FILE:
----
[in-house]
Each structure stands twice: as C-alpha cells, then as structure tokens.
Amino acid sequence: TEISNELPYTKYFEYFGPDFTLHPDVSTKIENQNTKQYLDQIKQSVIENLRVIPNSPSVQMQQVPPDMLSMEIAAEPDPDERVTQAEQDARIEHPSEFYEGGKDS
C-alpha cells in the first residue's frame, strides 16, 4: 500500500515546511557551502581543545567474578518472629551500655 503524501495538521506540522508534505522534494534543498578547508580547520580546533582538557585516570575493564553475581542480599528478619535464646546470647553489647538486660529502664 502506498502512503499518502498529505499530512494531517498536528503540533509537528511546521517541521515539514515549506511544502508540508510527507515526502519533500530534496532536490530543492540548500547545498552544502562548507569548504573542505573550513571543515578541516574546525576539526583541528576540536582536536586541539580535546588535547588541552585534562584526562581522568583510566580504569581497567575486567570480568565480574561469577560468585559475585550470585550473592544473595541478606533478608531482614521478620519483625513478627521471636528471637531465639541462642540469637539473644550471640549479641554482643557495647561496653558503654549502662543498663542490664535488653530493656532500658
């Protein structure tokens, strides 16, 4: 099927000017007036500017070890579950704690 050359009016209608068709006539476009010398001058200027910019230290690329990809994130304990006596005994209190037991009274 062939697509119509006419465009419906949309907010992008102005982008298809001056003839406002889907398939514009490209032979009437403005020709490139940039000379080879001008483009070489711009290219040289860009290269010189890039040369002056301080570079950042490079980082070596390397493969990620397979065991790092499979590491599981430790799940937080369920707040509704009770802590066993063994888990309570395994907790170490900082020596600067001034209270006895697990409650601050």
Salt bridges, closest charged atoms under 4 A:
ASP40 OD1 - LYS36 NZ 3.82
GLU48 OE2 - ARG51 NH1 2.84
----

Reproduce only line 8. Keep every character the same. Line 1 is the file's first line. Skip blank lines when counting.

GLU48 OE2 - ARG51 NH1 2.84